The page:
NAIROBI (Reuters) - The number of visitors to Kenya fell by 25 percent in the first five months of 2015, according to tourism board figures, showing just how badly the industry has been damaged by a spate of Islamist militant attacks that have killed hundreds.
Tourism is a vital foreign exchange earner for the east African nation, which boasts palm-fringed beaches and safari trails, but a two-year slump has forced hotels to shut, cut job numbers and sent the shilling to 3-1/2-year lows.
Visitor numbers fell to 284,313 from 381,278 in January to May 2014, a drop of 25.4 percent, according to Kenya Tourism Board figures obtained by Reuters. That follows a fall of 4.3 percent a year before.
The number of visitors from Britain, the biggest contingent, fell by 35 percent to 36,022 in the period. Tourist arrivals from the United States dropped 22 percent to 30,083.
“Tackling insecurity decisively remains the top priority of the government’s strategy to sustain the growth momentum of the economy while creating jobs and reducing poverty,” Finance Ministry Henry Rotich said in Thursday’s 2015/16 budget speech.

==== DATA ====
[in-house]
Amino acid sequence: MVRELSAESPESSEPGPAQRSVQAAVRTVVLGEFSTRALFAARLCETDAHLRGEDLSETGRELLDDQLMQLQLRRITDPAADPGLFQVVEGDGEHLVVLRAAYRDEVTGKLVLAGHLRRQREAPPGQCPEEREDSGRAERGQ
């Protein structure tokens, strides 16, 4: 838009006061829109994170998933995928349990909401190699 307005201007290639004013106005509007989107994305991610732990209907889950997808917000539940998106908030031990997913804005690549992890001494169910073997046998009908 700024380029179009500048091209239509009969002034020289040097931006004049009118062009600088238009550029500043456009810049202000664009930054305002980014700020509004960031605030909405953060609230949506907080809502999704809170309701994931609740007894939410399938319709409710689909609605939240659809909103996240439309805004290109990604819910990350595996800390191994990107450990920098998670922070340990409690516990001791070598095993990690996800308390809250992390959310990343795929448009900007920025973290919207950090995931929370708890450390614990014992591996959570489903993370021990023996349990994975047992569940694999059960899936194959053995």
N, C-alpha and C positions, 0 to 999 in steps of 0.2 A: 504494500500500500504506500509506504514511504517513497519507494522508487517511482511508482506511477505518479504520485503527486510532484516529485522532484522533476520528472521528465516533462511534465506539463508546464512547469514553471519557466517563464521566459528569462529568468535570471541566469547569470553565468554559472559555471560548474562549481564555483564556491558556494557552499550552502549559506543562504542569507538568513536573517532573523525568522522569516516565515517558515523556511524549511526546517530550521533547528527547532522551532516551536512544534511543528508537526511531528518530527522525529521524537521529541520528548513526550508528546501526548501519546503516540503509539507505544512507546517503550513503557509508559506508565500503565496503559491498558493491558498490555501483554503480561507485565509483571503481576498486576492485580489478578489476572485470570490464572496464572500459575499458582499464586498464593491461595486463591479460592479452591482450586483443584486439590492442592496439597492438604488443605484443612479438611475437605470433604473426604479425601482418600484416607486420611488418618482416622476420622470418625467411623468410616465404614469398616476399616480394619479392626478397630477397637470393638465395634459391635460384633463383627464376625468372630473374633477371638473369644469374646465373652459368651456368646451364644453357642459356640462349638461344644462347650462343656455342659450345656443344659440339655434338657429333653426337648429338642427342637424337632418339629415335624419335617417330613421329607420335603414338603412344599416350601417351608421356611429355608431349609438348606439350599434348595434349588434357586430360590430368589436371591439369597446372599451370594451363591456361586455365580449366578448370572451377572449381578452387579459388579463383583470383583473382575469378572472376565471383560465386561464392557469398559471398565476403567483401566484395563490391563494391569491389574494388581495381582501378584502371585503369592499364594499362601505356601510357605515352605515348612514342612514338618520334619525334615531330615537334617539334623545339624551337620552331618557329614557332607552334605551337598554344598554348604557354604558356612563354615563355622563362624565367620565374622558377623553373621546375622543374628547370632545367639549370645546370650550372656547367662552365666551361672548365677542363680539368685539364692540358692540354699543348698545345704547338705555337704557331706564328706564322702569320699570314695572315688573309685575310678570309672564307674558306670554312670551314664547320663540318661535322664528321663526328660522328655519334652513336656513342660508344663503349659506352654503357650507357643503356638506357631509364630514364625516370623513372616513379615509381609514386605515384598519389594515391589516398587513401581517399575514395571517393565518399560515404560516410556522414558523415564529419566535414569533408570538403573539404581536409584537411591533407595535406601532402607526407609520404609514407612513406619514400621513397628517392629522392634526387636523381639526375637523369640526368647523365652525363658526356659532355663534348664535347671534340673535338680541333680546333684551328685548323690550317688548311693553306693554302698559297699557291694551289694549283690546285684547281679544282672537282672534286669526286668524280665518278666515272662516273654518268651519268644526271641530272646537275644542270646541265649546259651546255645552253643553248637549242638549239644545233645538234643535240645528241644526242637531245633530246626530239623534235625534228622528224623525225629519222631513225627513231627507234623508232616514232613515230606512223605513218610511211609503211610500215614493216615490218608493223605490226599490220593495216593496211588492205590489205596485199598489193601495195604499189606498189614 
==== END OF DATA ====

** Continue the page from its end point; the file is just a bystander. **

Kenya has been hit by a series of attacks by Somalia’s al Shabaab Islamists in the past two years. Gunmen raided Nairobi’s shopping mall in 2013, coastal towns in 2014 and a university in April this year. More than 400 people have been killed.
“These terrorist activities continue to undermine the investment climate in the country and have contributed to the loss of jobs and declining activity in our tourism industry,” Rotich said.
His budget for the year starting July 1 allocated 5.2 billion shillings ($53.4 million) for “tourism recovery”.
In the 2015/16 budget that saw the deficit climb to 8.7 percent, a level economists said was cause for concern, he outlined plans to boost spending on the security services.
Diplomats say Kenya’s campaign against militants has been hampered by rivalries between security agencies.
One Western diplomat said the recent creation of centres on the coast to coordinate between agencies and share intelligence has helped, but said it needed to be extended across the nation.
($1 = 97.3500 Kenyan shillings)
Reporting by Humphrey Malalo; Writing by Edmund Blair; Editing by Drazen Jorgic and Louise Ireland
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